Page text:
Friday, 22 May 2015

Gretna's Rail Disaster

Photo: Electric Edwardians

One hundred years ago the worst accident in British railway history occurred at Quintinshill, near Gretna Green in the Scottish borders. At 3.45am on 22 May 1915, a troop train carrying 498 officers and men of the 7th Battalion the Royal Scots – many of whom were from Leith - left Larbert in Stirlingshire en route to Liverpool. They were due to head for the Gallipoli Peninsula in Turkey where casualties in the Great War had been tragically high.
About 6.49am, this train, travelling at high speed, collided with a local passenger train which had been shunted on to the main line at Quintinshill. Seconds later, an express train travelling from Glasgow to London ploughed into the wreckage.
The troop train, with its antiquated gas lighting system and wooden carriages, quickly became a blazing inferno. With the huge demands on the railway network as a result of the Great War, old rolling stock had to be pressed into service, hence the age of the train. The raging fire engulfed all three trains and another two goods trains nearby.
216 men of the 7th Battalion the Royal Scots perished in the disaster along with 11 others including the driver and the fireman of the troop train. A further 246 people were injured. At a roll call taken later that day, only 65 men were present. Initially, these men were sent onwards to Liverpool but, following a medical examination, were sent back home for two weeks leave.
Of those who died, some bodies were unrecognisable and the bodies of 50 men were never recovered. Four of the bodies at the crash site were children. The remains of those men who could be identified were returned to the Battalion’s drill hall in Dalmeny Street in Leith and burials took place in Rosebank Cemetery, Pilrig Street on 24 May 1915. The funeral cortege was lined with thousands of people from Dalmeny Street to the cemetery. Coffins were laid three deep, each row covered by a Union Flag, in a ceremony which took three hours and ended with the Last Post. A memorial stands in the cemetery today with the names of those who died.
The cause of the disaster was a result of poor working practices on the part of the two signalmen at Quintinshill. George Meakin, who had shunted a local passenger train on to the main line for operational reasons, should have been off-duty, but due to an informal arrangement between himself and the relieving man, James Tinsley, continued to work until his arrival. Meakin also omitted to place a locking collar on the levers of the southbound signal. Tinsley, preoccupied writing his log from the notes left by his colleague, overlooked the passenger train standing in full sight of the box and accepted the troop train from the north, clearing the signals for the approaching train.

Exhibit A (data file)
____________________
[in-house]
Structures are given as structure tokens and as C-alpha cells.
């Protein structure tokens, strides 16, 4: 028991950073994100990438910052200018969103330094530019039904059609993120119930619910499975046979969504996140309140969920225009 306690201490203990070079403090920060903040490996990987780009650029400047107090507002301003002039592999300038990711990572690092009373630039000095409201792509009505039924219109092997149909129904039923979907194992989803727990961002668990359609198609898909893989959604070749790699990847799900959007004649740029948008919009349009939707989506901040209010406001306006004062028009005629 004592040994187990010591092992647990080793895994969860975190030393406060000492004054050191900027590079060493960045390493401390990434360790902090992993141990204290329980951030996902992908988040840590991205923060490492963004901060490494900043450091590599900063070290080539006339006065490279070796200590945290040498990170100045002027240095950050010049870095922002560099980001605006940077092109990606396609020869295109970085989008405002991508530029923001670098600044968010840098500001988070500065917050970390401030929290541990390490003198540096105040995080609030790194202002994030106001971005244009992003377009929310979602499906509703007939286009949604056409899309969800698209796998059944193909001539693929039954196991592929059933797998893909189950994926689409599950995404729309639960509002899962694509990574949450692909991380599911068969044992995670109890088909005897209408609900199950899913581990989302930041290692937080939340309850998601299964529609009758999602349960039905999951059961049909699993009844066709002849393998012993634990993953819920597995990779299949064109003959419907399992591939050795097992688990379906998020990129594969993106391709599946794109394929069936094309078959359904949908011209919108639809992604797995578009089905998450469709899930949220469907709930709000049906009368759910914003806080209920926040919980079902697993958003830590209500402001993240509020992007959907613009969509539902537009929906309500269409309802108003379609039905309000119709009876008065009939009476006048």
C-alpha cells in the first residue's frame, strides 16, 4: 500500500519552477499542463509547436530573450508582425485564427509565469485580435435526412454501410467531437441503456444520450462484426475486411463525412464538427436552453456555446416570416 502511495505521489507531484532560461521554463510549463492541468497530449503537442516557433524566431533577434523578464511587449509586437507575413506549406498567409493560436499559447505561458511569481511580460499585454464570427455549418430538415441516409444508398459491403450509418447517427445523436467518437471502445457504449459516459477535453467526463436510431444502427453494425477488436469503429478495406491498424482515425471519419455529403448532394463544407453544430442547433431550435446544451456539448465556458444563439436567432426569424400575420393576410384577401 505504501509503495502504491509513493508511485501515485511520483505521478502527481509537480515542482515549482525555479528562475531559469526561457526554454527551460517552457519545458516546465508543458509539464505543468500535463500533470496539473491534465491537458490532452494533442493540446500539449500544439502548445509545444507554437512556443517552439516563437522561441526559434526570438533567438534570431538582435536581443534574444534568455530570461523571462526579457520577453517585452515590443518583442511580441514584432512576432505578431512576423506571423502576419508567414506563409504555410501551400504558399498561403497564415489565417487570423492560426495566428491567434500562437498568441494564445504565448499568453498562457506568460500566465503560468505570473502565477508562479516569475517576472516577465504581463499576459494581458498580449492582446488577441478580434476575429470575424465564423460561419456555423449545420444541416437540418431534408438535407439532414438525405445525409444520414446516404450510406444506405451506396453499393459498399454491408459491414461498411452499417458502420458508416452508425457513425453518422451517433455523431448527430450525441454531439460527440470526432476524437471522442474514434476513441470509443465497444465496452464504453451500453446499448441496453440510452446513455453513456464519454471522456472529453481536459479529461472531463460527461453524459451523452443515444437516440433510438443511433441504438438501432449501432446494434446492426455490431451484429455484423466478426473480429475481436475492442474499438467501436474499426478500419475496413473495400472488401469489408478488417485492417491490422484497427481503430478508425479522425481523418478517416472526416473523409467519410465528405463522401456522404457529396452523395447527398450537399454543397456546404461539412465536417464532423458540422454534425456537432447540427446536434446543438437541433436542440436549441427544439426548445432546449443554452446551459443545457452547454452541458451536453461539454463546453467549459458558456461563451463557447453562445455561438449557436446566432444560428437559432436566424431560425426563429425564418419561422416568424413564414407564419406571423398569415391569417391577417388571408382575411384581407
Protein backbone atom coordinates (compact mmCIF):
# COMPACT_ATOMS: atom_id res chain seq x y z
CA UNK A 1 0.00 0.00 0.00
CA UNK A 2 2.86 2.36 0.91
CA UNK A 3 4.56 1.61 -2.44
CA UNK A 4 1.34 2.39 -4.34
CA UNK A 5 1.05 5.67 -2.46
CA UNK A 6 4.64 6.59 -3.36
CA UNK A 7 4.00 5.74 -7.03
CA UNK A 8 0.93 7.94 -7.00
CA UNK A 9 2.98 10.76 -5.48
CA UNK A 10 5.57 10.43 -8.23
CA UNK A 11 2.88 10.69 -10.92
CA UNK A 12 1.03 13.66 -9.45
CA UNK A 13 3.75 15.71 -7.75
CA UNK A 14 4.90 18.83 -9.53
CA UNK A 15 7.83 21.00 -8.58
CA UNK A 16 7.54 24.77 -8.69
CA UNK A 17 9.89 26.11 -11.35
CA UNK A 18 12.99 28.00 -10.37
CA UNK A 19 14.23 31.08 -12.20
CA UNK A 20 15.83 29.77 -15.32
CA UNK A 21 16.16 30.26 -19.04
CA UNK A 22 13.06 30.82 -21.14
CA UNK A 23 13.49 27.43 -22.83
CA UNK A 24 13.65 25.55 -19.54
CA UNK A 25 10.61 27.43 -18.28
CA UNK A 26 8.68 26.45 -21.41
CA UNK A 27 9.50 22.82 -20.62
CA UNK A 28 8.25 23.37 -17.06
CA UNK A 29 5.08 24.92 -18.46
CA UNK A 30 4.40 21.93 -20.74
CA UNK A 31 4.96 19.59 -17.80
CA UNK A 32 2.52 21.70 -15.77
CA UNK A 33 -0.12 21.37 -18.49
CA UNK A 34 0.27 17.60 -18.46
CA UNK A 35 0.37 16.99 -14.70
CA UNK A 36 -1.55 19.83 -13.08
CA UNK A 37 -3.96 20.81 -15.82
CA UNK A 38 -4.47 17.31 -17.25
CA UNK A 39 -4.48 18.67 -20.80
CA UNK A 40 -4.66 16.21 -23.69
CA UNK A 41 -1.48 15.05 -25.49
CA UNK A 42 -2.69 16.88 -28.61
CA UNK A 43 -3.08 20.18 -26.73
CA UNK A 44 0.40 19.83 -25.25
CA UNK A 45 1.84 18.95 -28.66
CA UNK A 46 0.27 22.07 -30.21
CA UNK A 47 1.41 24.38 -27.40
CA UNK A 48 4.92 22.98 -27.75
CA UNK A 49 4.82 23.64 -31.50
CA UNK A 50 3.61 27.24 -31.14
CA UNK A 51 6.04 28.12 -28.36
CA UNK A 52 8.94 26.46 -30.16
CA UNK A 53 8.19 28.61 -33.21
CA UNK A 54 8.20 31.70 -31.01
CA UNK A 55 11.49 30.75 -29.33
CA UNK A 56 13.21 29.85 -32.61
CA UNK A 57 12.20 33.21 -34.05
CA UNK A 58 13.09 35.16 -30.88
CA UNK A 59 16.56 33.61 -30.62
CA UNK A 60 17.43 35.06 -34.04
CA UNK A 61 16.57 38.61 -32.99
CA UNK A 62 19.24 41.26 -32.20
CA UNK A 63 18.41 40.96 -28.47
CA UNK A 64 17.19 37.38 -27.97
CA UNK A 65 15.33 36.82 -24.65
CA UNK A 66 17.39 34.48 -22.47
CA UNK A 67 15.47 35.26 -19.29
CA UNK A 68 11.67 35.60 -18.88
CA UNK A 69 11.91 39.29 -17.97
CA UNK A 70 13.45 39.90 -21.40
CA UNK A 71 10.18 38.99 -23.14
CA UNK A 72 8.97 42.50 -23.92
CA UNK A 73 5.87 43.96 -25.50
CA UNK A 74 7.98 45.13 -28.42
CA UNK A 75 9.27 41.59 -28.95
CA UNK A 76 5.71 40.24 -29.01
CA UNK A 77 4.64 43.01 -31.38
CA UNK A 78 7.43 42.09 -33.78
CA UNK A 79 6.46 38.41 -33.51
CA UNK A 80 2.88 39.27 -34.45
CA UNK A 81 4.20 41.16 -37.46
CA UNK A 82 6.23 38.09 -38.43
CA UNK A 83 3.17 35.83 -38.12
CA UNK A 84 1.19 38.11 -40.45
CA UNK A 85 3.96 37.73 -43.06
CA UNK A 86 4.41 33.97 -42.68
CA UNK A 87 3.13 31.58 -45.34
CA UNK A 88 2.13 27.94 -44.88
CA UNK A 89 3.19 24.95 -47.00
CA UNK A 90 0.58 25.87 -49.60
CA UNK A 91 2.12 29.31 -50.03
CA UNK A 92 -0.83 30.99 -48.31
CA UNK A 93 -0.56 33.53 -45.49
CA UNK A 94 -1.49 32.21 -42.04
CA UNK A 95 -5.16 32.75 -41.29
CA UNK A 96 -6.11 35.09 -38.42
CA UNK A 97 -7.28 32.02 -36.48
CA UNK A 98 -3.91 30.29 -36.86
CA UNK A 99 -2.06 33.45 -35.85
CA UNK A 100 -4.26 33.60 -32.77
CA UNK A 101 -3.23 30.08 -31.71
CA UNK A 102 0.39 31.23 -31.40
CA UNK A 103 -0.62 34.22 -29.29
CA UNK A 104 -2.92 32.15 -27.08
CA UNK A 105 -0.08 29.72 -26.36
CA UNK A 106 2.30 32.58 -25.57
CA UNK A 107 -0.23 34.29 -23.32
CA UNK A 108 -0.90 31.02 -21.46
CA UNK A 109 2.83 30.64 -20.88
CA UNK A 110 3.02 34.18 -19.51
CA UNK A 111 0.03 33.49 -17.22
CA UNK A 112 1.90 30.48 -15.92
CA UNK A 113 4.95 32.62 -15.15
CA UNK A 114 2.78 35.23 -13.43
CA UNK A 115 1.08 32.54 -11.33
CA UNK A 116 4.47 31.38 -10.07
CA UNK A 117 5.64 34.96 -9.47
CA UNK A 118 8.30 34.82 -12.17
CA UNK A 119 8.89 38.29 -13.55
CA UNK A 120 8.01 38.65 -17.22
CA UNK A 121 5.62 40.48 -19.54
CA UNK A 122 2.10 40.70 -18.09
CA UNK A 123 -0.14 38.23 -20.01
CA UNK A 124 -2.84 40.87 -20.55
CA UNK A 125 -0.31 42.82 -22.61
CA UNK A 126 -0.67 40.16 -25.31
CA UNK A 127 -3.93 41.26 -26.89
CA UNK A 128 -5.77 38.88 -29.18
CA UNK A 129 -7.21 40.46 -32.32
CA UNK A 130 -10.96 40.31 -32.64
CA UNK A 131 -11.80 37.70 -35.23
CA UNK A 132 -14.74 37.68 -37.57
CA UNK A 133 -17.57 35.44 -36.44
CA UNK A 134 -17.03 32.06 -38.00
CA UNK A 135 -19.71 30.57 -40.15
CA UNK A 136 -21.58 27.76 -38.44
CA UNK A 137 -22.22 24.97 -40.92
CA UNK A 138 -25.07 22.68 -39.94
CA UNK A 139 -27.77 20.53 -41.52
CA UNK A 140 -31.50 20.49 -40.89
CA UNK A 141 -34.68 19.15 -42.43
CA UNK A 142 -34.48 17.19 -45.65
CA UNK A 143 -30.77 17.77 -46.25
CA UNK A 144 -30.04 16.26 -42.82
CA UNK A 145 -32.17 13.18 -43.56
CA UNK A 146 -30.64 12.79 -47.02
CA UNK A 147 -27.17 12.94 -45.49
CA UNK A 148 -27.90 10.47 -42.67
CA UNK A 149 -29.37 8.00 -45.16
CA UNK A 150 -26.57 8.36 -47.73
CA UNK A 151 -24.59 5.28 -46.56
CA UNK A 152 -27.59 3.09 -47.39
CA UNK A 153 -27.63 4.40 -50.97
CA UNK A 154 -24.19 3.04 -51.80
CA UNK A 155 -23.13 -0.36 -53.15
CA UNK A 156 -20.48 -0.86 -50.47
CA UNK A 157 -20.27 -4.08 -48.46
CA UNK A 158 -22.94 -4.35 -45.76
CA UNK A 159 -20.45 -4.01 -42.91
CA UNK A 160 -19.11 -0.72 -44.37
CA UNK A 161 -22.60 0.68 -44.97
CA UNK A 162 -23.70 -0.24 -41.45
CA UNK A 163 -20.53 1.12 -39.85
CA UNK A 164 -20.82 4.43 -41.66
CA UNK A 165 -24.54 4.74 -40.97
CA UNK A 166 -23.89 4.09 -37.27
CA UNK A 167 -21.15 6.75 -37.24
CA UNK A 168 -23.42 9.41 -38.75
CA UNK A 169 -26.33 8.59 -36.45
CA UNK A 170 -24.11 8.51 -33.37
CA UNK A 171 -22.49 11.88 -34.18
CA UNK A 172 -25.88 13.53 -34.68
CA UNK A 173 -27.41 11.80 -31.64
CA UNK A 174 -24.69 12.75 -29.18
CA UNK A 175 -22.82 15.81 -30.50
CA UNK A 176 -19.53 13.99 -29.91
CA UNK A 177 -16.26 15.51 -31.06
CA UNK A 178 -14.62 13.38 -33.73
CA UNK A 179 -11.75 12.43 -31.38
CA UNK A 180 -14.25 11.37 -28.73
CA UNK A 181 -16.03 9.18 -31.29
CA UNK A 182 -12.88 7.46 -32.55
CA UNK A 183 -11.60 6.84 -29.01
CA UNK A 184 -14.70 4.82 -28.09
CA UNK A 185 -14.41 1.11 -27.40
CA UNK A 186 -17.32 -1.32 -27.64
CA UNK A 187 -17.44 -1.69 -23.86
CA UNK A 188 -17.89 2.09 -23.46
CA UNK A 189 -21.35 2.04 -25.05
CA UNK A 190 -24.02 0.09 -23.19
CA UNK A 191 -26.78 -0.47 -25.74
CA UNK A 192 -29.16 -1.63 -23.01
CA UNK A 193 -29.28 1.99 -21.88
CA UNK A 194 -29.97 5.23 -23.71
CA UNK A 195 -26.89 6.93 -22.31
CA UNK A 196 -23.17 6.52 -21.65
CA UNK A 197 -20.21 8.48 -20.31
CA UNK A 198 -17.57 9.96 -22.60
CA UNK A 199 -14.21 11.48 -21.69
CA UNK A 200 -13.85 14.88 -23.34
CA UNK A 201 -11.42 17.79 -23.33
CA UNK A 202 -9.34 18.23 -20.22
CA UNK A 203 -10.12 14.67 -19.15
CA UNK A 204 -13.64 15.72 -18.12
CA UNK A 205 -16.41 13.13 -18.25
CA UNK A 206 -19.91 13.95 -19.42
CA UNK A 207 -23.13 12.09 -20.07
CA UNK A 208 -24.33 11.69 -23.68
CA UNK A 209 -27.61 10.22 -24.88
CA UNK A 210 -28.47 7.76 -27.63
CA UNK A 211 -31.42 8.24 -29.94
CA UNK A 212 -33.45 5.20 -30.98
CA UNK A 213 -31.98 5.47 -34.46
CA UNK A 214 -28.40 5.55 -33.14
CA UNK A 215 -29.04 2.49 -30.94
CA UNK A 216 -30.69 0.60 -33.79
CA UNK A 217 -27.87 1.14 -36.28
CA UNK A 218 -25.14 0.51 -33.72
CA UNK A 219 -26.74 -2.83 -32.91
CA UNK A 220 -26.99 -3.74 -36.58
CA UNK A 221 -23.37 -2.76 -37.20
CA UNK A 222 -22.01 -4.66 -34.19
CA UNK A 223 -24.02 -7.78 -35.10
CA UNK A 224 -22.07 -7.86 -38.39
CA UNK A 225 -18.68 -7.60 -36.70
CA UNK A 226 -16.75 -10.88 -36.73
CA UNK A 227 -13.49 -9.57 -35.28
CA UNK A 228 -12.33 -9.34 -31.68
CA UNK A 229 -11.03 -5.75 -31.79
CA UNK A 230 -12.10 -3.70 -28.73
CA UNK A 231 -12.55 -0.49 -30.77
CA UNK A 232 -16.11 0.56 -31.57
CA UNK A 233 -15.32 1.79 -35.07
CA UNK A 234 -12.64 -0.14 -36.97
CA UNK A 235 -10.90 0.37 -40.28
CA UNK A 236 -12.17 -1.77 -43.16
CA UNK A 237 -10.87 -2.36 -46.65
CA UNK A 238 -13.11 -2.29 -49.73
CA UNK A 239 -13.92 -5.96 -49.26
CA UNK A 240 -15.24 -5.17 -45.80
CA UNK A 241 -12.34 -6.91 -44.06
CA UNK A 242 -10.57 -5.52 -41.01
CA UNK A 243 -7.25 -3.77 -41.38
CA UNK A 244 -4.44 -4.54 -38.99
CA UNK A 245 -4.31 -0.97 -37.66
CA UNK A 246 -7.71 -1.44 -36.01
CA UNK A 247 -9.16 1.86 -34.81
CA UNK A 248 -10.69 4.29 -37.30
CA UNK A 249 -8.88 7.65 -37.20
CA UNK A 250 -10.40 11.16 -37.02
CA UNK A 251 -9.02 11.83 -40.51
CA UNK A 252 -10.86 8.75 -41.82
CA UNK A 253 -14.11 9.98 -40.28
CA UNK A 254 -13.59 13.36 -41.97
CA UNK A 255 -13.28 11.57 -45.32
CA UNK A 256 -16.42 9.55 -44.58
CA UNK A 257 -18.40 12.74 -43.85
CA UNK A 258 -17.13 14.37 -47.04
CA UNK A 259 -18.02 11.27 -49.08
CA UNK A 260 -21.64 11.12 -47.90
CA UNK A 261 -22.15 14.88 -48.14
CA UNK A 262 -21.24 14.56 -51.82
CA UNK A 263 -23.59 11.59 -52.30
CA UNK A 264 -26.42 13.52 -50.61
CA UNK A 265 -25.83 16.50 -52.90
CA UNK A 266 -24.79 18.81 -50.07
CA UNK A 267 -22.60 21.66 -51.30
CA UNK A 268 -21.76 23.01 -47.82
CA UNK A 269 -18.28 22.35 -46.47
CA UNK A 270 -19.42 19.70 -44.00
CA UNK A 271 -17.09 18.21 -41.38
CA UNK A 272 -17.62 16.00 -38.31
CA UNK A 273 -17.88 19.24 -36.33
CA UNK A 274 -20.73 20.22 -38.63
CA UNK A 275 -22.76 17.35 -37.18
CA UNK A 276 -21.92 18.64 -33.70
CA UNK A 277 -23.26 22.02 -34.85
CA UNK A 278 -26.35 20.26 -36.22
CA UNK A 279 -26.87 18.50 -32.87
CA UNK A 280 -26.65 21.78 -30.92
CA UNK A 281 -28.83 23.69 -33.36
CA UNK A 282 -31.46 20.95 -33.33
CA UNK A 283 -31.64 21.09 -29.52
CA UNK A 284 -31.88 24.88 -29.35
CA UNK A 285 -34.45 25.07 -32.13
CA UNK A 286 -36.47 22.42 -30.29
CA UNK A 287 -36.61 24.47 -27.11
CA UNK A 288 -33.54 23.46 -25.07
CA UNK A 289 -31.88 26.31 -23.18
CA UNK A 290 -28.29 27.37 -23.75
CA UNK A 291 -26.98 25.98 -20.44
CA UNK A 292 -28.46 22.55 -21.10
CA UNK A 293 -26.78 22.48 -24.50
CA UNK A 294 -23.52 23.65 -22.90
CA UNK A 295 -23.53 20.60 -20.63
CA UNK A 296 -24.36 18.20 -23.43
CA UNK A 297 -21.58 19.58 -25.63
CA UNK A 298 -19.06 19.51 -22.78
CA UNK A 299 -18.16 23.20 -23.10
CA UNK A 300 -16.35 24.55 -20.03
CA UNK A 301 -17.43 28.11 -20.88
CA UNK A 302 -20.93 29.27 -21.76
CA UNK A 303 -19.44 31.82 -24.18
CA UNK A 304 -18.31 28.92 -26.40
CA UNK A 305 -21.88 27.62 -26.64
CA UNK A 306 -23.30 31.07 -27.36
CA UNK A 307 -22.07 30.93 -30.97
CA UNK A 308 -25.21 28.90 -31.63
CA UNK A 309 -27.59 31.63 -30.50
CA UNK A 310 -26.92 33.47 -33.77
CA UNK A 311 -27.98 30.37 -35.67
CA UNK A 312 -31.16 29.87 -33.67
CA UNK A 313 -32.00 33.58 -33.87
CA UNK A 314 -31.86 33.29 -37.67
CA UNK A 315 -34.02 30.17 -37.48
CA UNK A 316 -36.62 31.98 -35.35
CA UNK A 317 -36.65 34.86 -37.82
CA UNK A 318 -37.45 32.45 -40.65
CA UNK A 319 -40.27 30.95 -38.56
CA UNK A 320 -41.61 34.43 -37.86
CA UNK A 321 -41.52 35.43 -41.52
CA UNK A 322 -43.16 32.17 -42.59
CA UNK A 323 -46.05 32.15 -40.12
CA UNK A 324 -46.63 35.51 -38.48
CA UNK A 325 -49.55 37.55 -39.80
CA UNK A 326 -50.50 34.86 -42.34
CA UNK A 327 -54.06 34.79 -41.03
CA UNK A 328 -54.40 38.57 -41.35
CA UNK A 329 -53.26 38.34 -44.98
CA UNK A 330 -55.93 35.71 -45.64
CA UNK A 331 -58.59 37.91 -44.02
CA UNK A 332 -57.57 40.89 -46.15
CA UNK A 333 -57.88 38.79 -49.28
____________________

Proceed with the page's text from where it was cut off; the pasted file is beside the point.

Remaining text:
The troop train ploughed into the stationary passenger train, creating a scene of devastation and carnage. Within about a minute, a northbound express ran into the wreckage causing further destruction and killing and injuring many who had survived the first impact. To add to the horror, hot coals from the locomotives then set fire to escaping gas from the troop trains lighting equipment and the debris of the timber carriages quickly became an inferno.
After legal proceedings in both Scotland and England, both signalmen were put on trial afterwards, as well as the fireman of the local passenger train who, it was alleged, failed to protect his train.
The trial ended after just a day and a half.  Meakin was sentenced to imprisonment for 18 months for culpable homicide while Tinsley was sentenced to three years hard labour. The fireman of the local passenger train was acquitted.
A tragic day for the families of the husbands, fathers, brothers and friends who were lost in what is the saddest entry to the history of Leith in modern times. It has been said by some historians that no family in Leith was unaffected by the tragedy. It was also Edinburgh’s tragedy with casualties from Portobello and Musselburgh.
Leith, Edinburgh and the nation will never forget them.

Wednesday, 20 May 2015

Sunday, 17 May 2015

Happy Birthday, Laura

Happy birthday to a fabulous daughter and wonderful mother.

Wednesday, 13 May 2015

Politicians Cry Fowl...

The fallout from the UK General Election continues to make the news headlines. Austerity, poverty, Europe, independence for Scotland – these are issues which will be at the heart of the new Westminster Parliamentary session. However, there is another question which the people of the UK want answered – just why did the chicken cross the road?
Nicola Sturgeon, First Minister for Scotland & Leader of the Scottish National Party: I think the chicken crossed the road because it wanted change. It just wasn’t going to accept austerity and the cutbacks which this Tory government will impose. Our job is to ensure the chicken’s voice is heard at Westminster and that now it has crossed the road it will be better off there and not subject to savage cuts imposed by this Tory government which the chicken clearly didn’t vote for. In fact, I believe the chicken would have rather voted for Christmas than another Tory government that ignores Scotland.